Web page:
- ” There is evidence of ongoing law enforcement successes in disrupting the local methamphetamine market
- ” LSD seems to be in decline, with half of the frequent methamphetamine users describing it as ‘difficult’ to obtain and three out of ten (3/10) saying it had become ‘more difficult’ to obtain in the previous six months
The frequent methamphetamine users reported the selling of small amounts of new drugs, such as methamphetamine, ketamine and ecstasy in ‘starter packs’ to encourage people to try a drug. They also reported the selling of drug cocktails made up of combinations of drugs such as methamphetamine, ecstasy, ketamine, and GHB. A number of participants and key informants noted the increased selling of drugs by heavy drug users to cover the cost of the users own drug consumption. One participant observed that more users were ‘making their own methamphetamine’. Participants observed there was now ‘greater competition and lower prices for drugs’.
The meth brain
On a similar theme another participant said they were getting ‘more for their money/larger quantities’. Participants also observed there was now a greater variety of drugs being sold. One participant reported you could now buy methamphetamine in $50 rather than $100 bags. Another said that they could now buy methamphetamine for $80 a point. Two participants reported more injecting of methamphetamine. Another participant reported young people ‘getting IV kits for speed’, that is paraphernalia required to inject methamphetamine intravenously. Several participants mentioned it was now easier to score off the streets and that there were many more tinny houses. In terms of demographics two thirds (2/3) of frequent methamphetamine users were male with a median age of 28 years range (16-49). Two thirds were European and approximately a quarter of the sample was Maori. Half of the frequent methamphetamine users were employed, one in five was a student, and three out of ten were recipients of government income support. Just over quarter of the sample were currently in some kind of drug treatment. Three out of ten had been arrested in the last twelve months. Nearly half interviewed lived in Auckland. In terms of patterns of use there were high levels of other drug use. Three out of ten had injected methamphetamine in the last 6 months. Three quarters of the frequent methamphetamine users had binged on a drug in the last 6 months (binging is defined as using a drug for more than 48 hours continuously without any sleep). The physical problems commonly reported from frequent methamphetamine users were; ‘poor appetite (77%), ‘loss of energy (57%), weight loss (49%), muscular aches (49%), tremors/shakes (48%), and heart palpitations (43%). The psychological problems commonly reported from frequent methamphetamine use were; ‘trouble sleeping (84%), ‘short temper (58%), strange thoughts (56%), paranoia(55%), and anxiety (51%). Four out of ten of the frequent methamphetamine users (43%) reported ‘depression’. One in five (22%) experienced ‘suicidal thoughts’; and one in eight (12%) ‘suicide attempts’ related to their methamphetamine use. One in four (23% participants reported experiencing violent behaviour from methamphetamine use.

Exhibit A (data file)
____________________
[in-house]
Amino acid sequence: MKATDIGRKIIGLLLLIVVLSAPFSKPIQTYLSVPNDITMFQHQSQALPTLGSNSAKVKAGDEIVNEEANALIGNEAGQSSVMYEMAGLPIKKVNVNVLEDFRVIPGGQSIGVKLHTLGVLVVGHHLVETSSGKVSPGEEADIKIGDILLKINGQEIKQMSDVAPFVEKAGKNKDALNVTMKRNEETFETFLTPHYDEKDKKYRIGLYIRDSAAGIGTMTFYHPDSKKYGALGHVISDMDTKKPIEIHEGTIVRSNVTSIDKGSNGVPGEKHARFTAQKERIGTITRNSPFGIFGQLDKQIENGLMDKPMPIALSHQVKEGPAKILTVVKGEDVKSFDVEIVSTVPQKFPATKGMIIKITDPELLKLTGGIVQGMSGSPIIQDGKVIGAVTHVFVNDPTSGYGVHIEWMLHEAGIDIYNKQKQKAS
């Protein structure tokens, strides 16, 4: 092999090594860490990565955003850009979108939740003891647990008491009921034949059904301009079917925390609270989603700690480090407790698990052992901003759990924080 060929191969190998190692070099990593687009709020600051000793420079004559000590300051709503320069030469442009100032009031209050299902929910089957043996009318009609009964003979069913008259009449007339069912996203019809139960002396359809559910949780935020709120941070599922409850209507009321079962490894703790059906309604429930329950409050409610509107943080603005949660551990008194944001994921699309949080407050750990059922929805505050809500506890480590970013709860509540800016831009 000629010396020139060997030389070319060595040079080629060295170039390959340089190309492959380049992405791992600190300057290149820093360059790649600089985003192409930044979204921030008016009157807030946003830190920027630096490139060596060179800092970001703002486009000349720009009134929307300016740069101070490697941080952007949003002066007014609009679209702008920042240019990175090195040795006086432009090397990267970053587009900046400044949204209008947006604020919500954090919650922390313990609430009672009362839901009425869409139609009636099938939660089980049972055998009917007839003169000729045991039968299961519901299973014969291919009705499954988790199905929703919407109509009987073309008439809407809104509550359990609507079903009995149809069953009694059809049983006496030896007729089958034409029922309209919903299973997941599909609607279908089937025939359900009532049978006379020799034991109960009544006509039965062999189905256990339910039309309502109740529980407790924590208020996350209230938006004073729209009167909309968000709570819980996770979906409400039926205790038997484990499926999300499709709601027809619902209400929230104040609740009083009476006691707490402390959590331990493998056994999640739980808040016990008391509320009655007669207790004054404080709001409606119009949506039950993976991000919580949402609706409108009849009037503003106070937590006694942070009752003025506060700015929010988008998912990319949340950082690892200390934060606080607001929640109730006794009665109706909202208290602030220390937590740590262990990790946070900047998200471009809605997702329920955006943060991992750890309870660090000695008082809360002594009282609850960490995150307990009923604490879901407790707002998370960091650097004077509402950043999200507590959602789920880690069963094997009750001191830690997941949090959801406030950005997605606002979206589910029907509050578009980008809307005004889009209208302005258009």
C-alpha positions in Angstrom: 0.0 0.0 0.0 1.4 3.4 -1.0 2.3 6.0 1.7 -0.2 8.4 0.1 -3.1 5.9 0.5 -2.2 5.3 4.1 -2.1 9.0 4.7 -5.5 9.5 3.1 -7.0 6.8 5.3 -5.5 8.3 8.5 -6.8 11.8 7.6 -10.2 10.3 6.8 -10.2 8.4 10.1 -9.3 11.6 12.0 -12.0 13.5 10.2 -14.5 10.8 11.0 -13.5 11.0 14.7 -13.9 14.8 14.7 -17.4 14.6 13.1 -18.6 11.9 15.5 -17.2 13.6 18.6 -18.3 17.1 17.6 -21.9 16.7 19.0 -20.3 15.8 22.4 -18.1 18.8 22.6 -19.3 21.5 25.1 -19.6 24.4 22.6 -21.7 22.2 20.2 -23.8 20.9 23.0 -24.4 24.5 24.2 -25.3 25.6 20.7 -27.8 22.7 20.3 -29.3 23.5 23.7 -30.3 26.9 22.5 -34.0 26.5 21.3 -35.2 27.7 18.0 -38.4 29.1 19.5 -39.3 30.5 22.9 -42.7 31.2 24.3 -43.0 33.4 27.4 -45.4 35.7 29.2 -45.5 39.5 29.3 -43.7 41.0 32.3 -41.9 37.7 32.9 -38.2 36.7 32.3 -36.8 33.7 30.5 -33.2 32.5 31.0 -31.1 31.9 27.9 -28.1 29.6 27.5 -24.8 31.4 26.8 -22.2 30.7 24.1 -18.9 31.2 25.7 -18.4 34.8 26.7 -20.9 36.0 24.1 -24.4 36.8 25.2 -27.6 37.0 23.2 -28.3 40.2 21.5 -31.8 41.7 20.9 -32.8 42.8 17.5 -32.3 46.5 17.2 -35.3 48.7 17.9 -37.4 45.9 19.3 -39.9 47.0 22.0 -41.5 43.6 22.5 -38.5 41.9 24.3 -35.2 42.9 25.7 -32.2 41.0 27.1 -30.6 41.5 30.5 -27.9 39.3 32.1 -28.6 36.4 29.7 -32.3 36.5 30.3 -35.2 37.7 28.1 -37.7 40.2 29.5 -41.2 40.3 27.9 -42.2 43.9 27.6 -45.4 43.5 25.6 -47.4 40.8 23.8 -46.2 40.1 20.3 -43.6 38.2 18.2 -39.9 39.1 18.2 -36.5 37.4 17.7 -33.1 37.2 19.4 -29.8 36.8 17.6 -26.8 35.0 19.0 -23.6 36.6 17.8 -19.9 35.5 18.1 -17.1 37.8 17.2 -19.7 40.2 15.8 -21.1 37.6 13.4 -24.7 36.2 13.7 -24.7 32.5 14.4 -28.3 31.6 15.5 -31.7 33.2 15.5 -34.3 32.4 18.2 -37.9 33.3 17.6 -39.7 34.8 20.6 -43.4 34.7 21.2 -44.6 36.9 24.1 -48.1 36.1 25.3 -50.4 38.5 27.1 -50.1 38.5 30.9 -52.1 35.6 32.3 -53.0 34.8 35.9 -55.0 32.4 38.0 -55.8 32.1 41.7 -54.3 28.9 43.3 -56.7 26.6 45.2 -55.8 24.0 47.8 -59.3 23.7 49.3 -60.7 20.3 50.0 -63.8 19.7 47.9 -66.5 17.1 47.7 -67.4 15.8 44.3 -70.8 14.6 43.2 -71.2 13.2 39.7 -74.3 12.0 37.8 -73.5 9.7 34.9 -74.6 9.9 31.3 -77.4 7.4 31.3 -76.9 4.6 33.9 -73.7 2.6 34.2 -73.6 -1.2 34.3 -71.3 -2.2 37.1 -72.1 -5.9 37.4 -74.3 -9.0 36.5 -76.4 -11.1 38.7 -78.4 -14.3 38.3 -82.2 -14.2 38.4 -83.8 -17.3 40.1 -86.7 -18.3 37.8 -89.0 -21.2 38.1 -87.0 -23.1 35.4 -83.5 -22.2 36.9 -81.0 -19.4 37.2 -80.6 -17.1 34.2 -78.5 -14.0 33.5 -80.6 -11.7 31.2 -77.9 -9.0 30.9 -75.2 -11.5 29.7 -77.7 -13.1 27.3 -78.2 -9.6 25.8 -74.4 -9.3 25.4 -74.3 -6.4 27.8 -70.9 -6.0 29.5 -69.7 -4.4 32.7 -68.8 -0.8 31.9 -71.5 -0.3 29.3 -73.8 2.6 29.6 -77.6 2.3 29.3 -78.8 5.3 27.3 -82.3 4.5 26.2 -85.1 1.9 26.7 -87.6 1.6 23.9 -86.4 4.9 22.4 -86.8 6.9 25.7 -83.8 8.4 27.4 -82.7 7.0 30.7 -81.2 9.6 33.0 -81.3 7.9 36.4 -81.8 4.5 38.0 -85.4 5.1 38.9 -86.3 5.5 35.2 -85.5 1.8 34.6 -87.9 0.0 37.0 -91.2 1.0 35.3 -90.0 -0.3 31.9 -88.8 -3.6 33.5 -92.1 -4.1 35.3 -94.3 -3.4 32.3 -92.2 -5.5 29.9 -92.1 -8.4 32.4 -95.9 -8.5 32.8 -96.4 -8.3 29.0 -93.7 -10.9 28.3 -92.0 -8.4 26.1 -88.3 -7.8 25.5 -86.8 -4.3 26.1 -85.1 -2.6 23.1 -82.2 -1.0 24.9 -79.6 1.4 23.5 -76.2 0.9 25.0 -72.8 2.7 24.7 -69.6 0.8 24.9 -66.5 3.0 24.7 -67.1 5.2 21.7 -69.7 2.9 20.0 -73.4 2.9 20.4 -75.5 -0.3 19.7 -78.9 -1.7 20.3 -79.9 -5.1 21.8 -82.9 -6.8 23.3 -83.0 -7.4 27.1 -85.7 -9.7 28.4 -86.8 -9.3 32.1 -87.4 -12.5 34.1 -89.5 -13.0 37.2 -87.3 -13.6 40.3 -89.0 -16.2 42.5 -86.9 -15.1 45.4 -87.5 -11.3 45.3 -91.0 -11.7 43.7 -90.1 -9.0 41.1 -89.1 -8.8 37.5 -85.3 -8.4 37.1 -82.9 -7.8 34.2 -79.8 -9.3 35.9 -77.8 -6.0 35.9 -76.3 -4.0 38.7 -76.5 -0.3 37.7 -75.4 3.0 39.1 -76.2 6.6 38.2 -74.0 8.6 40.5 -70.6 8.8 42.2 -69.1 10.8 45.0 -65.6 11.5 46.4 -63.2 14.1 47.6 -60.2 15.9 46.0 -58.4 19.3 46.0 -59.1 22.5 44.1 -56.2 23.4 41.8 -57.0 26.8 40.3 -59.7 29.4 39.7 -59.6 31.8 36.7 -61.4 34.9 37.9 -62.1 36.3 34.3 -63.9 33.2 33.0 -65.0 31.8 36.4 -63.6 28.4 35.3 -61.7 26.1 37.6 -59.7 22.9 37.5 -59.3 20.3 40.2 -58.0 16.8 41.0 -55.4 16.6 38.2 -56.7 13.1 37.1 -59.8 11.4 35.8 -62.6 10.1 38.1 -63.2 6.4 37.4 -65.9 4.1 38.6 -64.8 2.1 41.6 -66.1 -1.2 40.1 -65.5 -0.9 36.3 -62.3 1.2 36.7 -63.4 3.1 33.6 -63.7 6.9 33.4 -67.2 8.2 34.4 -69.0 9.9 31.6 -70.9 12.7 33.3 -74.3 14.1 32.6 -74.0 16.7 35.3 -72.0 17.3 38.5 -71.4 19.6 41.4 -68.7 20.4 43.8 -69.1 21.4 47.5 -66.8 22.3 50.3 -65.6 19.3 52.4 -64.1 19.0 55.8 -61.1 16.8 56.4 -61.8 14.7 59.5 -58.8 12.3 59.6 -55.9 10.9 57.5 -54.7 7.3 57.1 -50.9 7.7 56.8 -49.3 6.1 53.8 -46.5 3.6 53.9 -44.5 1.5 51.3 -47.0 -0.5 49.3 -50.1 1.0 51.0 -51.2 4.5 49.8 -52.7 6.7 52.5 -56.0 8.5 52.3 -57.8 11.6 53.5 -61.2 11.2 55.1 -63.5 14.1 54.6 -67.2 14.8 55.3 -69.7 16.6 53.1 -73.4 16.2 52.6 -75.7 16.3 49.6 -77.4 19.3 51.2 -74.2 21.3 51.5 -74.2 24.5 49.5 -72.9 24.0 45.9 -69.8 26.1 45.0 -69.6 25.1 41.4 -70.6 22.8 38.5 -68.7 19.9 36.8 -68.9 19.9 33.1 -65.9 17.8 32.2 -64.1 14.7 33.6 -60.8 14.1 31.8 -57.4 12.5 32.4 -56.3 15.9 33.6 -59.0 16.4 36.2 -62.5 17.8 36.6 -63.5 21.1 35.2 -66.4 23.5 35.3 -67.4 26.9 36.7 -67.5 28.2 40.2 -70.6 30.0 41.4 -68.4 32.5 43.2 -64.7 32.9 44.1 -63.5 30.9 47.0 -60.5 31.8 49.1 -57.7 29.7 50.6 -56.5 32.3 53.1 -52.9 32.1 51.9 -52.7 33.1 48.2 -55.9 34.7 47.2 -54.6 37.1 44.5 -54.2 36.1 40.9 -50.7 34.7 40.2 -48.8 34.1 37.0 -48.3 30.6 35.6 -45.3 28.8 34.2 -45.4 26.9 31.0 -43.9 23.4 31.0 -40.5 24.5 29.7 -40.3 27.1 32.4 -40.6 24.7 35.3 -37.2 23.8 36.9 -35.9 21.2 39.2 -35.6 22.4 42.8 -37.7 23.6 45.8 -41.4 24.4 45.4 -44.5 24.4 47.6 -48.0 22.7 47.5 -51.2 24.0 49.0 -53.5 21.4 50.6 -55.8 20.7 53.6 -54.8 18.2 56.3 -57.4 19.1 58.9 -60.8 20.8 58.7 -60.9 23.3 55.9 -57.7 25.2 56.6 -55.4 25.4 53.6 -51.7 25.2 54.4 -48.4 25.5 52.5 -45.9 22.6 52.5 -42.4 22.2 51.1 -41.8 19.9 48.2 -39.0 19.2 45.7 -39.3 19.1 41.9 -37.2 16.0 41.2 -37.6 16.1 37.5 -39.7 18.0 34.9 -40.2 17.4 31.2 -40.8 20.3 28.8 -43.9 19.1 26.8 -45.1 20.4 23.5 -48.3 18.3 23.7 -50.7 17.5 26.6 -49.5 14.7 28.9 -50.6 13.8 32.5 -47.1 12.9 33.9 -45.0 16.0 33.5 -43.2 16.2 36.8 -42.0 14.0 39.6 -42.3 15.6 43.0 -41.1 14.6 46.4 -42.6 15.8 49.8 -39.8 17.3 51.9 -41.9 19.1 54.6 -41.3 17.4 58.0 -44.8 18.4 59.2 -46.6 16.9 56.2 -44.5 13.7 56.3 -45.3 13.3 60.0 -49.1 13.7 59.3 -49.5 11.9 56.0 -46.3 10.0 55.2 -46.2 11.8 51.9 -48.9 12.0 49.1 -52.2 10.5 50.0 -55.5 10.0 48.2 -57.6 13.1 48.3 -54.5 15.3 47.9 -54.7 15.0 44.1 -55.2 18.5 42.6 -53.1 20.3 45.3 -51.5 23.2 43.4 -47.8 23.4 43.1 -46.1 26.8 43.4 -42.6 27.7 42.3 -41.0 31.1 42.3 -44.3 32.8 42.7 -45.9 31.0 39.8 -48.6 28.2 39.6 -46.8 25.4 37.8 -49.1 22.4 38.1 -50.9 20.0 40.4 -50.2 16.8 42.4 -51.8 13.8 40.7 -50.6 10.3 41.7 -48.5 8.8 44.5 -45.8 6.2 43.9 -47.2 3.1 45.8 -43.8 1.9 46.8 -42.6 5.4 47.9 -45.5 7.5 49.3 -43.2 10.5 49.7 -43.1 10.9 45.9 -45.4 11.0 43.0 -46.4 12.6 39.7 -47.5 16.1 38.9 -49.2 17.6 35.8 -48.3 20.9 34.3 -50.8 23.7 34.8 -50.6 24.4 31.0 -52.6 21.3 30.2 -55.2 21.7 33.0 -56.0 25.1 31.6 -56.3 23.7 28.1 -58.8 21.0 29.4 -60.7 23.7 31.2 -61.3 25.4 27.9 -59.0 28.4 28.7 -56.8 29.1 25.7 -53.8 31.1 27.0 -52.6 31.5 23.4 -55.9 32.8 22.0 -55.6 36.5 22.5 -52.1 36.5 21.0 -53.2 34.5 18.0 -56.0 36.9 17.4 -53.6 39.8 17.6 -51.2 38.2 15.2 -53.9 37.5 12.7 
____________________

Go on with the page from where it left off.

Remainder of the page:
In chatting with Chris a week or two back he suggested that there may well be a glut of methamphetamine on the market and it may be entering the ‘maturity’ stage of the product life cycle. If this is so my marketing training suggests that we should be looking for signs of ‘product re-launch’ and that well may be evidenced by the repackaging in smaller amounts for sale and the rise in intravenous use – new depth of experience from the same quantity. Damn, I didn’t want to end the year on what sounds like a tired or frustrated note but it all sounds like a job for Sisyphus in 2006.
God bless over Christmas, may times be good, and may the New Year bring peace and achievement.